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Methyl Jasmonate Responsive Proteins in Brassica napus Guard Cells Revealed by iTRAQ-Based Quantitative Proteomics

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posted on 06.07.2012, 00:00 by Mengmeng Zhu, Shaojun Dai, Ning Zhu, Aaron Booy, Brigitte Simons, Sarah Yi, Sixue Chen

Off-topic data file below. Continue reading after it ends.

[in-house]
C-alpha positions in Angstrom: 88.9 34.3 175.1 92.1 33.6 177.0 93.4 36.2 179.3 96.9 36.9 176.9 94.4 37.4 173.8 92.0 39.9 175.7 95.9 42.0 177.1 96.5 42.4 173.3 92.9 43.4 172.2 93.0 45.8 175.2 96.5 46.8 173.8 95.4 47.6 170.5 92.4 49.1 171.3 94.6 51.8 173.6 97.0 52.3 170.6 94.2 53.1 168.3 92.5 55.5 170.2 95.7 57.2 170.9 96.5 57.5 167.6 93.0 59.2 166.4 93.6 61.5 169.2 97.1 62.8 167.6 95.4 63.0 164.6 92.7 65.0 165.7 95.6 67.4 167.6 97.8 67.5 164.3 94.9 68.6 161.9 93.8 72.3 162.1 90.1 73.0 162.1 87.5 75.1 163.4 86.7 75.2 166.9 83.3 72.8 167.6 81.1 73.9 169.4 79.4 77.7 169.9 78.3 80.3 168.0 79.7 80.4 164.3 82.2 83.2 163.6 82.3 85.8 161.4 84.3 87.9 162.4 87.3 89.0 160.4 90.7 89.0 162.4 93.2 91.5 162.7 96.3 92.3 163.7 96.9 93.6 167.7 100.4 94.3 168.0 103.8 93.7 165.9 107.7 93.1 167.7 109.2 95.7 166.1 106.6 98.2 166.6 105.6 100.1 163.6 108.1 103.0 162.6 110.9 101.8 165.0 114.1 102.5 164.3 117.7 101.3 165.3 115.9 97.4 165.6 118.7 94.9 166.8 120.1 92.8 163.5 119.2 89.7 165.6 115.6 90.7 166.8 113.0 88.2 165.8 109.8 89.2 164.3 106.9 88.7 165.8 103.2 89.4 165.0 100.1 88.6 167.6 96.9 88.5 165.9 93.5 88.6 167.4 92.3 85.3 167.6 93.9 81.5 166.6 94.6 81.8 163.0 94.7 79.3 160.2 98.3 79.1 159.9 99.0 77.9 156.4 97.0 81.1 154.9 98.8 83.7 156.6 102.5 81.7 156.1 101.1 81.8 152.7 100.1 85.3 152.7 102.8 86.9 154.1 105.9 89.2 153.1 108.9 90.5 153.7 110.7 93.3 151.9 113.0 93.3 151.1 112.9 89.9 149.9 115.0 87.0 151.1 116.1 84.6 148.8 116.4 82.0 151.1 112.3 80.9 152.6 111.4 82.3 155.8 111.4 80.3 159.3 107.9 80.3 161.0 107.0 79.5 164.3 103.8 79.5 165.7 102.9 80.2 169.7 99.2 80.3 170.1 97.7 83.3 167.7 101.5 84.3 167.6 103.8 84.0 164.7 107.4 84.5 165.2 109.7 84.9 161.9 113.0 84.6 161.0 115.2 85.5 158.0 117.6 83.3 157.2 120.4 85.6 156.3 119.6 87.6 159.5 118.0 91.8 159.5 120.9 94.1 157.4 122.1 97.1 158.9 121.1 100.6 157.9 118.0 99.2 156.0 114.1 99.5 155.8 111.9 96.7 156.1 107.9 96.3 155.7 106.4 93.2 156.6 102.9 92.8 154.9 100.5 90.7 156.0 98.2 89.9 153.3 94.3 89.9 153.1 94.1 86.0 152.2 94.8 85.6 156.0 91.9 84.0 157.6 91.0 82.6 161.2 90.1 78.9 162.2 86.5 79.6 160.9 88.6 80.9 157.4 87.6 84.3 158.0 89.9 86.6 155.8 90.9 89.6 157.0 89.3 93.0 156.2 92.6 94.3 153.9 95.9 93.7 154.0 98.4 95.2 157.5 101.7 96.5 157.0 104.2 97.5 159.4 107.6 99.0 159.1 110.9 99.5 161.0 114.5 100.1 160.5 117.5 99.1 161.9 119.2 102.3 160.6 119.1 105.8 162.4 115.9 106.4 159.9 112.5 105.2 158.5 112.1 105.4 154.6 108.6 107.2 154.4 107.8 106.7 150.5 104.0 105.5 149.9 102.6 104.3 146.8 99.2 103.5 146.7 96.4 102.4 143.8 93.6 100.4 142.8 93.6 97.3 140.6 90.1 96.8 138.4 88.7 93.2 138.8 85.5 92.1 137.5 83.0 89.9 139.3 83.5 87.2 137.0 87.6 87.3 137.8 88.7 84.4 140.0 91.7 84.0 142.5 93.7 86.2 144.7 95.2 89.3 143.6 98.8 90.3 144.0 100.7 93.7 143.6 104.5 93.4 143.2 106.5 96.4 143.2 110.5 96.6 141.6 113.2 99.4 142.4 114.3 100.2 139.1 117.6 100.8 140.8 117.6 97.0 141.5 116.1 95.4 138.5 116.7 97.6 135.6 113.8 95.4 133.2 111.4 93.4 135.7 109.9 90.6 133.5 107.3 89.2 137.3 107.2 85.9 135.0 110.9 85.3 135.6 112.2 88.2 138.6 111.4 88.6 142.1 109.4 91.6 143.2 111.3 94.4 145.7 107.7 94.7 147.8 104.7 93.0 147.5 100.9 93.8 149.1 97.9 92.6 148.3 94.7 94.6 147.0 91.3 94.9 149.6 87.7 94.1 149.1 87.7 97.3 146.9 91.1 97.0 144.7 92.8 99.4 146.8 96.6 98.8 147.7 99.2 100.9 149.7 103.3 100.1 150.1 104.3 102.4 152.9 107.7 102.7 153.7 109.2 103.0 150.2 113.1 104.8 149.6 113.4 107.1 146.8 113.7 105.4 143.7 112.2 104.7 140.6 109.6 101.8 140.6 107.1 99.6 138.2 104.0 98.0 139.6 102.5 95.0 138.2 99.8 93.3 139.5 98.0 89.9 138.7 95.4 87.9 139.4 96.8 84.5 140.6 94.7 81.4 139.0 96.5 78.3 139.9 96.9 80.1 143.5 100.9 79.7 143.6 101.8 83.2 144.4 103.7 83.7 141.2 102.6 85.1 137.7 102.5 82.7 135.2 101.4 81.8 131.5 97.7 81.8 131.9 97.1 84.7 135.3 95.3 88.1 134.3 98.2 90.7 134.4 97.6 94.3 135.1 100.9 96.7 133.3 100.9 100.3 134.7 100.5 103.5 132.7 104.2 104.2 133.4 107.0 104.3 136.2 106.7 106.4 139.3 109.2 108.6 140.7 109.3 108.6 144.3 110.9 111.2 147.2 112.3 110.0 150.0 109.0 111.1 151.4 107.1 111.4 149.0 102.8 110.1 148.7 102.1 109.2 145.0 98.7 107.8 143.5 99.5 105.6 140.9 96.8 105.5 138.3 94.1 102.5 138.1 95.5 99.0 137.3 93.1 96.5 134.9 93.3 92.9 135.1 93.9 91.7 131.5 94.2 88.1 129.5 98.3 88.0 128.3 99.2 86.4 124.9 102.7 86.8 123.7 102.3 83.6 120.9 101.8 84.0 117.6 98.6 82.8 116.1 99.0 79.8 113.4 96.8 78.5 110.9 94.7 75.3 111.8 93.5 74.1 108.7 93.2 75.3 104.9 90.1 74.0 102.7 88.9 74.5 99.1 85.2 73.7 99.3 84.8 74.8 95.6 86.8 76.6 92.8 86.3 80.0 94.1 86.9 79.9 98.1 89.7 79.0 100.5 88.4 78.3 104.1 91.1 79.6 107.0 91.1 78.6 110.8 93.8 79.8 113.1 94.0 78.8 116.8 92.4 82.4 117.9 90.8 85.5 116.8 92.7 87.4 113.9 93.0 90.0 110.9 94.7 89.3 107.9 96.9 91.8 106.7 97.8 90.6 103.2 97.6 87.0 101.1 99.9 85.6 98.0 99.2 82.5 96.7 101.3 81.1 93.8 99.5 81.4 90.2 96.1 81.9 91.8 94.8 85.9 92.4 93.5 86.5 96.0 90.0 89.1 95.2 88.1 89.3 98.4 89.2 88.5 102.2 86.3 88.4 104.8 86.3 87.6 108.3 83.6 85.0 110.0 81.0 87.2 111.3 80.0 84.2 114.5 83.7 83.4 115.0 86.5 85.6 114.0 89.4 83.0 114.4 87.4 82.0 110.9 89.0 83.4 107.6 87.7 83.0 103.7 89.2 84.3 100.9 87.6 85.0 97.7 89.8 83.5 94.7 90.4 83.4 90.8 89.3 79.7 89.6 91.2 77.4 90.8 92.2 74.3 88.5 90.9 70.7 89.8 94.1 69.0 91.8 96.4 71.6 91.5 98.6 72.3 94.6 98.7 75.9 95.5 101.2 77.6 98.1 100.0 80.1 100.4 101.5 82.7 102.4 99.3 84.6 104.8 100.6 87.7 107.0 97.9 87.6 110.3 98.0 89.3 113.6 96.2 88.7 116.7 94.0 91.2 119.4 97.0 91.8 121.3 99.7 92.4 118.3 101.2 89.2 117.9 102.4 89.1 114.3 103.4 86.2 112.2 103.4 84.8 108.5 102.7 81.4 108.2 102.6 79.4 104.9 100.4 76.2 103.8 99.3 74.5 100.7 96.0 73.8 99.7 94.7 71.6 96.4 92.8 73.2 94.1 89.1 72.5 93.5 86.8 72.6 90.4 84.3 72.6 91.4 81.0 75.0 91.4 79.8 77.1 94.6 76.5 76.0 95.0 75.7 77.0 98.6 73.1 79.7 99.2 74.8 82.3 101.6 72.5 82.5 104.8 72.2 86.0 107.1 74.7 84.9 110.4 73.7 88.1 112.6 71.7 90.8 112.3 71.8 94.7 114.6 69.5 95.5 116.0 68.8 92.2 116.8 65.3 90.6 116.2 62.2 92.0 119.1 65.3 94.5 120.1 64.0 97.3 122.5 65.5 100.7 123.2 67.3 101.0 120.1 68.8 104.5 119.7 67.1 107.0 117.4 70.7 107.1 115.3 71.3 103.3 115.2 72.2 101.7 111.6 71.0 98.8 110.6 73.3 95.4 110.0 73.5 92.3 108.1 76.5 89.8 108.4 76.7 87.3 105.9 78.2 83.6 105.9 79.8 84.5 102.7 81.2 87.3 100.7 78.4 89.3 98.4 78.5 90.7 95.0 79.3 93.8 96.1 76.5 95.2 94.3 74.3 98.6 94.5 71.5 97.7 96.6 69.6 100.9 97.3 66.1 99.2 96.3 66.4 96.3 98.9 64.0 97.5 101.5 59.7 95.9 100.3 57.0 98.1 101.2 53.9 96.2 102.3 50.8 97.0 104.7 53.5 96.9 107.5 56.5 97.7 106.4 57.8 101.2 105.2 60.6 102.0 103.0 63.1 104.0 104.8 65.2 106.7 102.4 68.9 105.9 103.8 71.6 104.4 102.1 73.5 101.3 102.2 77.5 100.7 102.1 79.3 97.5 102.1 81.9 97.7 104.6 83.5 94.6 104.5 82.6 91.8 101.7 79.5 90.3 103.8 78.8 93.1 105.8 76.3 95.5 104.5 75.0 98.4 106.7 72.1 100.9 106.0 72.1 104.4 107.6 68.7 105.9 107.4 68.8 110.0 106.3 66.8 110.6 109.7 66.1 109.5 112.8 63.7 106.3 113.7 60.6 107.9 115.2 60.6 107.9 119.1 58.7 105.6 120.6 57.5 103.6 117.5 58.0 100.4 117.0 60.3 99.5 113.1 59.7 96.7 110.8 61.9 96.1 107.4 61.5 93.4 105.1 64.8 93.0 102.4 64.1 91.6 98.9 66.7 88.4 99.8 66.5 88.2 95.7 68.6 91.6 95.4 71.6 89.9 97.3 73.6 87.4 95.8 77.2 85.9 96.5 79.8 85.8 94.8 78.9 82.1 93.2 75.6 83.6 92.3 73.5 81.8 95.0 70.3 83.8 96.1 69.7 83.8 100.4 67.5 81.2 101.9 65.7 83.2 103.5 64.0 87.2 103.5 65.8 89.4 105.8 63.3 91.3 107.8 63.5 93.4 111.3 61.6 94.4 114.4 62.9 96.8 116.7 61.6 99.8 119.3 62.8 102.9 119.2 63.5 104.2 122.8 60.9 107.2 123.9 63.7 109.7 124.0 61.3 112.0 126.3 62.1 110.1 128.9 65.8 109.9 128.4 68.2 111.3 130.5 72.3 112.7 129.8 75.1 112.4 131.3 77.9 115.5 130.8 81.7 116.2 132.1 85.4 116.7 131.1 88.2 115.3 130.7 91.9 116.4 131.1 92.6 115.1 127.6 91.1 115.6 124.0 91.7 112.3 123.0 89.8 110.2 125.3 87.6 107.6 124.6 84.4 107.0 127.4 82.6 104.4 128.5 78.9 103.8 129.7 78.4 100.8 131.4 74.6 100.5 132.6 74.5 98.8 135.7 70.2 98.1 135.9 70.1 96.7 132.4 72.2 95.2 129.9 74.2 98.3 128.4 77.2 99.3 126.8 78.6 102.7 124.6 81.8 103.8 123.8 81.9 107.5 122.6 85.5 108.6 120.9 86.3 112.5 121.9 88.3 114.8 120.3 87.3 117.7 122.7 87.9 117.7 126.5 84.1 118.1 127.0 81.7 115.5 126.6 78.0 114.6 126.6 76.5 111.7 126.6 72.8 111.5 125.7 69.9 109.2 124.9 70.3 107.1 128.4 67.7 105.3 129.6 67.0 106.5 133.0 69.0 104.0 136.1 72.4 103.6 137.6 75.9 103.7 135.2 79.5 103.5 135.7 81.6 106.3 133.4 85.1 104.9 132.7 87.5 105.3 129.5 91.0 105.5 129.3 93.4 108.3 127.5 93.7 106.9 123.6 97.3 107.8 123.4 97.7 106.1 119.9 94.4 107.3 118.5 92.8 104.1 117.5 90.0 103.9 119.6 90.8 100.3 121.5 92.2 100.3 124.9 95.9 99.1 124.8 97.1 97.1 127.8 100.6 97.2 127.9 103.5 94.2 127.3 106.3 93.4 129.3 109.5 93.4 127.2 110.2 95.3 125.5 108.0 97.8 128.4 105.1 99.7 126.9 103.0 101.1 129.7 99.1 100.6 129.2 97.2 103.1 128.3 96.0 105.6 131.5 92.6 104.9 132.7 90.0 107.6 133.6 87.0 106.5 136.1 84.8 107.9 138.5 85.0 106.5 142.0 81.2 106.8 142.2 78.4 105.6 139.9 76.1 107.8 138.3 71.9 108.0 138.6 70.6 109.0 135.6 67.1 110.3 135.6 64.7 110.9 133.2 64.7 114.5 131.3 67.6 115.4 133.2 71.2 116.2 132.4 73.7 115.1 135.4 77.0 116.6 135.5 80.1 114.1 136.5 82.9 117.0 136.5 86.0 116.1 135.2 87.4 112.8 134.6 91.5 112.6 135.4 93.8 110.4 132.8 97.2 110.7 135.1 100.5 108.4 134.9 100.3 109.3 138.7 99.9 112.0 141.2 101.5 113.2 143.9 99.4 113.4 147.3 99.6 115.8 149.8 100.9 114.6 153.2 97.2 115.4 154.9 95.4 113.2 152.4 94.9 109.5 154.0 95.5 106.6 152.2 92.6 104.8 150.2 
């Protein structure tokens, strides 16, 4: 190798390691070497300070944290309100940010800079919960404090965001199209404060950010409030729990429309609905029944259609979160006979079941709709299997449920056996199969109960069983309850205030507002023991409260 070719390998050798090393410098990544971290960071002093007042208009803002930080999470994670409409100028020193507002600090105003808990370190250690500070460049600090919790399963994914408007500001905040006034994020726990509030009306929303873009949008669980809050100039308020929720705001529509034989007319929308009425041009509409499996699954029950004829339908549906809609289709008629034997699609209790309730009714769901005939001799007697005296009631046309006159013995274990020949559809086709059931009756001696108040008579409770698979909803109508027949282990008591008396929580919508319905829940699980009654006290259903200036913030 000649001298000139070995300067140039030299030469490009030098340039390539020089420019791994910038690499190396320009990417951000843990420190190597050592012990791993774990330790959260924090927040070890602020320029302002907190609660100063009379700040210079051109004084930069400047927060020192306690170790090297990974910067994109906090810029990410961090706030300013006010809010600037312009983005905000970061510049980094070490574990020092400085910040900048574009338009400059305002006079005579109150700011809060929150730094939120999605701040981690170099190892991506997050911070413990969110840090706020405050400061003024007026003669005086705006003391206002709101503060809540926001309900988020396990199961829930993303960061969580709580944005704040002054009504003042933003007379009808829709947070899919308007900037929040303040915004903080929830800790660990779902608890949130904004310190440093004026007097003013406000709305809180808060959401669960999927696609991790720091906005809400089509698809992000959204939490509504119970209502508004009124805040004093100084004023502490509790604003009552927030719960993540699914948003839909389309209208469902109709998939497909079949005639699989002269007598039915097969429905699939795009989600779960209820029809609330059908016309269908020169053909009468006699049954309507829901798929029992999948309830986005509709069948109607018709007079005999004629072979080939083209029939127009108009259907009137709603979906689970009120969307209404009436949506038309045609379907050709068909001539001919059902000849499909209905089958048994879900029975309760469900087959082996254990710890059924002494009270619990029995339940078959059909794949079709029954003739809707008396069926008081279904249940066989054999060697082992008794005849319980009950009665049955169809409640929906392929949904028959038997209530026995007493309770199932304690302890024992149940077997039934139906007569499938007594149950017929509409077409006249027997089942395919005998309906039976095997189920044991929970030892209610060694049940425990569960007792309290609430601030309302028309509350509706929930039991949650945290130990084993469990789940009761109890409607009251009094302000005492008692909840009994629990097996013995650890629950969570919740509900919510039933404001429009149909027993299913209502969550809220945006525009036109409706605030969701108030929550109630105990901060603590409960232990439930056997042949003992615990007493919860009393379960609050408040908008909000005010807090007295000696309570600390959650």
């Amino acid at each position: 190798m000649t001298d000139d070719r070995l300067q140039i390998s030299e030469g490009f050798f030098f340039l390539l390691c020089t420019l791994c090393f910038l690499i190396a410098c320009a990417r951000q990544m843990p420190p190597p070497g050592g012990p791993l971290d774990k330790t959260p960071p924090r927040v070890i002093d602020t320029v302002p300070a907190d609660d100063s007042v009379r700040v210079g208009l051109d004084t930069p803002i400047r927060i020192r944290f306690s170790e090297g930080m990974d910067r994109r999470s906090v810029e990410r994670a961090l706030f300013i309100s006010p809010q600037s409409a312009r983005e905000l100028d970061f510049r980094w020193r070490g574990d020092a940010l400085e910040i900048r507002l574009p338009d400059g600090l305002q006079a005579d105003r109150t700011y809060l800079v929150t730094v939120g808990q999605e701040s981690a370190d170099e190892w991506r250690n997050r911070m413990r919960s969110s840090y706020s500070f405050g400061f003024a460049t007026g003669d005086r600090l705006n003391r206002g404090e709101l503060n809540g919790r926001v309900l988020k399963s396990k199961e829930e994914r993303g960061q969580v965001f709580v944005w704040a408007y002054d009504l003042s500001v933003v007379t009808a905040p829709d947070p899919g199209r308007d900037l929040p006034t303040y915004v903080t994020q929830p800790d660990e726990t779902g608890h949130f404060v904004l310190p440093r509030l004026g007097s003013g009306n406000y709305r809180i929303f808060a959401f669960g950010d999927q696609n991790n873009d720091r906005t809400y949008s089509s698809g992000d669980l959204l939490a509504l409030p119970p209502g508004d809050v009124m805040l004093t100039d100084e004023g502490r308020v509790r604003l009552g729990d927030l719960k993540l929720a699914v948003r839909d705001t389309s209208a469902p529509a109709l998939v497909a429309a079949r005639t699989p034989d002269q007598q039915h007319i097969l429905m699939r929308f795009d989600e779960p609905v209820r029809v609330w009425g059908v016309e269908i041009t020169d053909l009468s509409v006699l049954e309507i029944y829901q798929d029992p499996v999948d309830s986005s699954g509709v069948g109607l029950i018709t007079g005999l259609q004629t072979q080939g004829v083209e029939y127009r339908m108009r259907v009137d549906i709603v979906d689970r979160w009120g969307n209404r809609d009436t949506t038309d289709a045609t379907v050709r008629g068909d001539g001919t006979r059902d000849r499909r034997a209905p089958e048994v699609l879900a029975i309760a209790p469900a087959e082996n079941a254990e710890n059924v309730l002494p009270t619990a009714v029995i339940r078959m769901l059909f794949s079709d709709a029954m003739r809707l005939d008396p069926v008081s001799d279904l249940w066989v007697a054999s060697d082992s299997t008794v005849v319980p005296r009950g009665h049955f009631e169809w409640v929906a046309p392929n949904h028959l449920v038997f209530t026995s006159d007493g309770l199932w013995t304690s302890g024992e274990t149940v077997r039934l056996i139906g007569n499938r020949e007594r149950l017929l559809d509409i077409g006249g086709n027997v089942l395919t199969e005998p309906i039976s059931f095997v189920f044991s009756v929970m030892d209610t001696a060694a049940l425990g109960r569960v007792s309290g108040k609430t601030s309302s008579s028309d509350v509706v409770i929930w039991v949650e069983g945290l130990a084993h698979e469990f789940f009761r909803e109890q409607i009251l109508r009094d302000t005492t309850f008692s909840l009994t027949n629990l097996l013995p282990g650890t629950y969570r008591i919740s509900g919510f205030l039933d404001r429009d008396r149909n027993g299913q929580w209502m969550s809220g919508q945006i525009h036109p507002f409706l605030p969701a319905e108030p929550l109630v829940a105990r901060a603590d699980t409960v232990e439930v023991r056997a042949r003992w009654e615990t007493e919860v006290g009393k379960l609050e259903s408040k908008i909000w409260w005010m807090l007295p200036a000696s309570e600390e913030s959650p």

Stomata on leaf epidermis formed by pairs of guard cells control CO2 intake and water transpiration, and respond to different environmental conditions. Stress-induced stomatal closure is mediated via an intricate hormone network in guard cells. Although methyl jasmonate (MeJA) has been intensively studied for its function in plant defense, the molecular mechanisms underlying its function in stomatal movement are not fully understood. Here we report the effects of MeJA on Brassica napus stomatal movement and H2O2 production. Using the isobaric tags for relative and absolute quantitation (iTRAQ) approach, we have identified 84 MeJA-responsive proteins in B. napus guard cells. Most of the genes encoding these proteins contain jasmonate-responsive elements in the promoters, indicating that they are potentially regulated at the transcriptional level. Among the identified proteins, five protein changes after MeJA treatment were validated using Western blot analysis. The identification of the MeJA-responsive proteins has revealed interesting molecular mechanisms underlying MeJA function in guard cells, which include homeostasis of H2O2 production and scavenging, signaling through calcium oscillation and protein (de)­phosphorylation, gene transcription, protein modification, energy balance, osmoregulation, and cell shape modulation. The knowledge of the MeJA-responsive proteins has improved our understanding of MeJA signaling in stomatal movement, and it may be applied to crop engineering for enhanced yield and stress tolerance.